Gay Marriage Ban Fails in Senate Vote
By CARL HULSE
Published: June 7, 2006
WASHINGTON, June 7 — The Senate today soundly rejected a proposed constitutional amendment to ban same-sex marriage, dismissing arguments by social conservatives that federal intervention is needed to preserve the traditional tie between a man and woman.
After two days of sometimes emotional argument, the Senate voted 49-to-48 against shutting off debate on the issue, well short of the 60 votes needed to move ahead with formally considering the amendment, let alone the 67 votes required by the Constitution to approve it.
The decision effectively killed the issue for the year in the Senate, although the House of Representatives is expected to consider its own version later this summer.
Democratic critics of the proposed amendment said its Republican authors advanced it to rally socially conservative voters even though lawmakers knew it would be defeated. Opponents of the amendment said that marriage should remain regulated by the states and that the same-sex ban should not be added to the Constitution.
"All over the country, married heterosexual couples are shaking their heads and wondering how exactly the prospect of gay marriage threatens the health of their marriages," said Senator Russell D. Feingold, Democrat of Wisconsin.
Supporters of the ban gained one vote from the last time the Senate considered the issue prior to the 2004 election. But they still were unable to break the symbolic 50-vote threshold despite an increase in the Republican majority. Two Republicans who sided with them the last time, Arlen Specter of Pennsylvania and Judd Gregg of New Hampshire, voted against limiting debate.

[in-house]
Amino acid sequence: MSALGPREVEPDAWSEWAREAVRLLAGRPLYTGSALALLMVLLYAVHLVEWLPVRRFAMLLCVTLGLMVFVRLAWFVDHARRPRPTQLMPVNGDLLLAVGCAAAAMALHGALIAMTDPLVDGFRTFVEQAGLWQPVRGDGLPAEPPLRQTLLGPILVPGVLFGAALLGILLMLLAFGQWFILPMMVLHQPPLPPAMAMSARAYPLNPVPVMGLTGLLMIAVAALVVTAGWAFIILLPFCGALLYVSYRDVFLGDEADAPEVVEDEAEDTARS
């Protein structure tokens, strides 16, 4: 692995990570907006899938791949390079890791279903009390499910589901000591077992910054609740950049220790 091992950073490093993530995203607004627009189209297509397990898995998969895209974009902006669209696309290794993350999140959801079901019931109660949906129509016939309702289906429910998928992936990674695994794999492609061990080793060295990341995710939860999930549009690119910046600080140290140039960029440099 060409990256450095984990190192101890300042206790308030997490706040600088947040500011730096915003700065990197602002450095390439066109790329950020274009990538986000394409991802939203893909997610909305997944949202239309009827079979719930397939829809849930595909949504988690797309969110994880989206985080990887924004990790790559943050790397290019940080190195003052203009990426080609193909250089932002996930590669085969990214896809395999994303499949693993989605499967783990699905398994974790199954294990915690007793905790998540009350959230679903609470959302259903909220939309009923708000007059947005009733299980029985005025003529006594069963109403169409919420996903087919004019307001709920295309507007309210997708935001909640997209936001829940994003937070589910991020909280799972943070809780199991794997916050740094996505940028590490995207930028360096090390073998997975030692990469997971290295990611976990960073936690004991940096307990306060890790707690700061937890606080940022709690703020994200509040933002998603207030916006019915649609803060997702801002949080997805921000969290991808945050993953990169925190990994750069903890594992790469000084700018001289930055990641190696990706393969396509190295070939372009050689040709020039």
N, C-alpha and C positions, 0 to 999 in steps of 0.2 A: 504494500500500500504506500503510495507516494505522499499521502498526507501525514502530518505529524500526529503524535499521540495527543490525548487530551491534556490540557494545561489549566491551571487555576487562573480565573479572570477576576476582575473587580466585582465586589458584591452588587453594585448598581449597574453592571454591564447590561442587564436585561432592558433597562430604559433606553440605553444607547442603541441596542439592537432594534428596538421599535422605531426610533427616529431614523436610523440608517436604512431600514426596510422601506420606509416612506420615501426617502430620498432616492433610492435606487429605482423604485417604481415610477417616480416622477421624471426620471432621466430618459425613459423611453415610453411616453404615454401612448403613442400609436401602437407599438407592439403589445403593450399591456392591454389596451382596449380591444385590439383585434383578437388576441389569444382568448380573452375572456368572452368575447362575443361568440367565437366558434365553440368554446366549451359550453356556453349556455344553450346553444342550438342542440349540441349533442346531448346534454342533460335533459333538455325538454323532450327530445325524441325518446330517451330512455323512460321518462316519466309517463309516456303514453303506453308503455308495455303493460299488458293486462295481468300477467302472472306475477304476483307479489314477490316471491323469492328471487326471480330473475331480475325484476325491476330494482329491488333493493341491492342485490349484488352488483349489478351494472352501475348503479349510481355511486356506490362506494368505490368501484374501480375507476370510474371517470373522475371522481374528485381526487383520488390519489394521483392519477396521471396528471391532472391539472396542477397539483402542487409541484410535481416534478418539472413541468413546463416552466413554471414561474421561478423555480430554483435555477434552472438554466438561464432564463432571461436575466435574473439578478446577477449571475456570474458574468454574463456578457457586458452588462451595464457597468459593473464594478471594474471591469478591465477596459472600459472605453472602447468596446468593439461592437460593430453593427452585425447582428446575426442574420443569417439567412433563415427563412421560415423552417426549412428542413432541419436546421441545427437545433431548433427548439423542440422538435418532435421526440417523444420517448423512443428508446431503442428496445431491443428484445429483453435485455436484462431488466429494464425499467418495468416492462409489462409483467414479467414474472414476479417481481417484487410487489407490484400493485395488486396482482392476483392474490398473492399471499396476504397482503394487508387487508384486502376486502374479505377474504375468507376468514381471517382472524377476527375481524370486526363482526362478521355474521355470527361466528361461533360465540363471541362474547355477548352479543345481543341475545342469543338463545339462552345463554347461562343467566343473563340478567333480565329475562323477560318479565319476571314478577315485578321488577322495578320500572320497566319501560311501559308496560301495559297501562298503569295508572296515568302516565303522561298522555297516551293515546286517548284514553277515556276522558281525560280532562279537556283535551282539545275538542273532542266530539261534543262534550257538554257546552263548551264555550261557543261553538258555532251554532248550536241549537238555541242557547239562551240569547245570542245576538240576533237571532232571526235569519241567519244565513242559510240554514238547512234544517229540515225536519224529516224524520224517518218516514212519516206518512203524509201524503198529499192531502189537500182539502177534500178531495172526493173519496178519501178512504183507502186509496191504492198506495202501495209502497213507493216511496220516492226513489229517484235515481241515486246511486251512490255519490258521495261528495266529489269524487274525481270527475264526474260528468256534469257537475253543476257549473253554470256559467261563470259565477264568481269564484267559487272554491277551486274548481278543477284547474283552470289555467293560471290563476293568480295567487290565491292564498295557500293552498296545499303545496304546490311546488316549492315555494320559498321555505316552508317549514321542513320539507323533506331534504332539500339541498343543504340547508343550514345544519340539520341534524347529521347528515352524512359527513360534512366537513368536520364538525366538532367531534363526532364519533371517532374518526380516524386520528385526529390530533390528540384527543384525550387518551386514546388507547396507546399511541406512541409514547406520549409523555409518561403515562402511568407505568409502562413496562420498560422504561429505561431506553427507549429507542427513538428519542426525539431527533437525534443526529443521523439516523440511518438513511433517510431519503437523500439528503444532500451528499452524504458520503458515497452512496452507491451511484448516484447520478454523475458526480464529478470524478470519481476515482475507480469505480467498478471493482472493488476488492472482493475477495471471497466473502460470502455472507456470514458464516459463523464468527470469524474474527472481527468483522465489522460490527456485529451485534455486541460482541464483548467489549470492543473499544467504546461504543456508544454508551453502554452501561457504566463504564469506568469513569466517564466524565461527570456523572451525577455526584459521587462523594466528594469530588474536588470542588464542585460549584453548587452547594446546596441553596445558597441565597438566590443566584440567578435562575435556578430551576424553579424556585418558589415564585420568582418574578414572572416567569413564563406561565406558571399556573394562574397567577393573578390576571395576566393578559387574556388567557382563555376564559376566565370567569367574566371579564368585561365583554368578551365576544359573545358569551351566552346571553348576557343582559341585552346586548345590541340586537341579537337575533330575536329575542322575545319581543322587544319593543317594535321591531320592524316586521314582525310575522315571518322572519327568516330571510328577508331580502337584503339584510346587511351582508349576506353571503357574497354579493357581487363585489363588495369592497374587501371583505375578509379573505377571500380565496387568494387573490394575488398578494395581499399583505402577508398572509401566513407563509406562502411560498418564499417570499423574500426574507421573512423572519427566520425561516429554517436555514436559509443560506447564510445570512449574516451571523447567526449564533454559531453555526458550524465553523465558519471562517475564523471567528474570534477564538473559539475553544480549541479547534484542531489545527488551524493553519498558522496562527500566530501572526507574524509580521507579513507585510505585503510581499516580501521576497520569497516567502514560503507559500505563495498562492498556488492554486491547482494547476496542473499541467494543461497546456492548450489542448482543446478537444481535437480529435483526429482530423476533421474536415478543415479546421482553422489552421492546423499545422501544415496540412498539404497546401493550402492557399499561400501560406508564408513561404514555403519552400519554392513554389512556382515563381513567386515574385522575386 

"The courts have basically upheld the right of states to legislate and protect themselves and that was not the case last time," Mr. Gregg said. "I don't think we have to put it in the Constitution until there is some sort of court decision that would put the states at risk."
Senate champions of the marriage amendment said they were not deterred by the outcome and promised to continue to press the issue. They said they were gaining ground at the state level, where voters and state legislatures continue to approve initiatives banning same-sex marriage.
"We have 45 states that have defined marriage as a union of a man and a woman," said Senator Sam Brownback, Republican of Kansas. "Since the last time we voted in the Senate, we've seen a total of 14 states take this issue up on the ballot. And you've got another seven set for this fall. So we are making progress."
Though some Republicans have suggested the Senate would be better served politically by focusing on issues that voters see as more pressing, the author of the amendment did not see it that way.
"If it's up to me, we'll have a vote on this issue every year," said Senator Wayne Allard, Republican of Colorado. "I think it's important to the American people."
Along with Mr. Specter and Mr. Gregg, the Republican senators who voted against cloture were Lincoln Chafee of Rhode Island, Susan Collins and Olympia J. Snowe of Maine, John McCain of Arizona and John E Sununu of New Hampshire.
James E. Jeffords, independent of Vermont, also joined 40 Democrats in opposing cloture.
The 47 Republicans favoring cloture were joined by two Democrats, Robert C. Byrd of West Virginia and Ben Nelson of Nebraska.
Not voting were two Democrats, Christopher J. Dodd of Connecticut and John D. Rockefeller IV of West Virginia, and one Republican, Chuck Hagel of Nebraska.
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